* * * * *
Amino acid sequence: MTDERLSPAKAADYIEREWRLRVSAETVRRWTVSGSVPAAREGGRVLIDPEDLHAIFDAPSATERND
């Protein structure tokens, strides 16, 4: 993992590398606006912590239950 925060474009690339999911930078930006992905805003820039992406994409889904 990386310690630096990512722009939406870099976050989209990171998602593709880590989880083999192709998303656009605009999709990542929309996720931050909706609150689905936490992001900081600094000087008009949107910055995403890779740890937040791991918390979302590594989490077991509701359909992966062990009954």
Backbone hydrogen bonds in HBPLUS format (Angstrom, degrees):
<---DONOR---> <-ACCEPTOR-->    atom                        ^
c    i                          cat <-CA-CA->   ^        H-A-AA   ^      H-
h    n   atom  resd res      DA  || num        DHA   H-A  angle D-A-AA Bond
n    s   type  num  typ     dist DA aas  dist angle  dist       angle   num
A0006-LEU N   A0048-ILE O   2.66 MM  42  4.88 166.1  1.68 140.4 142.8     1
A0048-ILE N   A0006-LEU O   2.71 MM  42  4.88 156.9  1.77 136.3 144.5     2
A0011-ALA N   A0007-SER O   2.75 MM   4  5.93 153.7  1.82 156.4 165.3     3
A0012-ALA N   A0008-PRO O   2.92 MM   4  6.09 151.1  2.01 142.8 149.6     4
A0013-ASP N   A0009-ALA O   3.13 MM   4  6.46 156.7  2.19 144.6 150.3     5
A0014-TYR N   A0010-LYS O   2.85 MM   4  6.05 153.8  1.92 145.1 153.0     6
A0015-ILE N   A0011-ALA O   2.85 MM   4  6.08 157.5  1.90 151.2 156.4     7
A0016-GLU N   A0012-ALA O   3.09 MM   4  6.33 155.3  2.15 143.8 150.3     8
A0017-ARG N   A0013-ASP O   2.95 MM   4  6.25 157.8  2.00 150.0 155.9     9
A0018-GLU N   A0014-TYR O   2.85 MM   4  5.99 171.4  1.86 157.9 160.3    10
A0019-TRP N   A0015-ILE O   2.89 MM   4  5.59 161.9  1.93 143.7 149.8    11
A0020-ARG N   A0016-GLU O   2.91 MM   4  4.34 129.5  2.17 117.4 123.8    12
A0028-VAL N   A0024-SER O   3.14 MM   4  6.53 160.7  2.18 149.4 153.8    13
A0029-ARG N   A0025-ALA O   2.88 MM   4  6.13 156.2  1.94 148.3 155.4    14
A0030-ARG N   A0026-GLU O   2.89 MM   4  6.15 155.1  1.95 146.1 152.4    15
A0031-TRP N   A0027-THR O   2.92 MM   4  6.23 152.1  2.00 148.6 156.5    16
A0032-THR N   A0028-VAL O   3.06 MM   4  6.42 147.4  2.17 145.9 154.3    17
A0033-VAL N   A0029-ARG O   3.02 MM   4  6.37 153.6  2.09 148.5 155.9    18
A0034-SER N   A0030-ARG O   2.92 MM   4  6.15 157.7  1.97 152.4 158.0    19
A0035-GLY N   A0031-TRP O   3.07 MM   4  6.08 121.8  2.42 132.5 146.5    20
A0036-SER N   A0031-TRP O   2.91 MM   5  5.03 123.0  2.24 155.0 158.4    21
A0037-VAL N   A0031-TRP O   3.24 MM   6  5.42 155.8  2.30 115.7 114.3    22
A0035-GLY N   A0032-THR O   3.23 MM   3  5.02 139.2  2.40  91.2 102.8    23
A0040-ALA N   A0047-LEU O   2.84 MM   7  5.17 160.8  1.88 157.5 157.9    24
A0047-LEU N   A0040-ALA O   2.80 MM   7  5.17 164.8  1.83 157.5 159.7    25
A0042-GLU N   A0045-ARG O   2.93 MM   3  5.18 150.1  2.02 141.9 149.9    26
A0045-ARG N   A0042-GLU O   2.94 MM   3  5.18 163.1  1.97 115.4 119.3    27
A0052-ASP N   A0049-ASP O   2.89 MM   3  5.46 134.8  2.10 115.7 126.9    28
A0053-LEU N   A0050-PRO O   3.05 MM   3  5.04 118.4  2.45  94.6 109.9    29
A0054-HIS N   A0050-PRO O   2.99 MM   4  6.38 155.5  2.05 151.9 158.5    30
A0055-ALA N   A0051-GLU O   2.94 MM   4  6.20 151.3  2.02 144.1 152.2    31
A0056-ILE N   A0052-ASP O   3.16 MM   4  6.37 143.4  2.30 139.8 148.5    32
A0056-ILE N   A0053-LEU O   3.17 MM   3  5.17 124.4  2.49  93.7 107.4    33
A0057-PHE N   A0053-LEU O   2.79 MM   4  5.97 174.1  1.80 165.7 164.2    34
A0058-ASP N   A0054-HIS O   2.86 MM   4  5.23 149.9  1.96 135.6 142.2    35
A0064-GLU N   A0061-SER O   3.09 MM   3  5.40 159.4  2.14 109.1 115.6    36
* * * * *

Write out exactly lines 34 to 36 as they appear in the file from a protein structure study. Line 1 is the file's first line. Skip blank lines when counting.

A0045-ARG N   A0042-GLU O   2.94 MM   3  5.18 163.1  1.97 115.4 119.3    27
A0052-ASP N   A0049-ASP O   2.89 MM   3  5.46 134.8  2.10 115.7 126.9    28
A0053-LEU N   A0050-PRO O   3.05 MM   3  5.04 118.4  2.45  94.6 109.9    29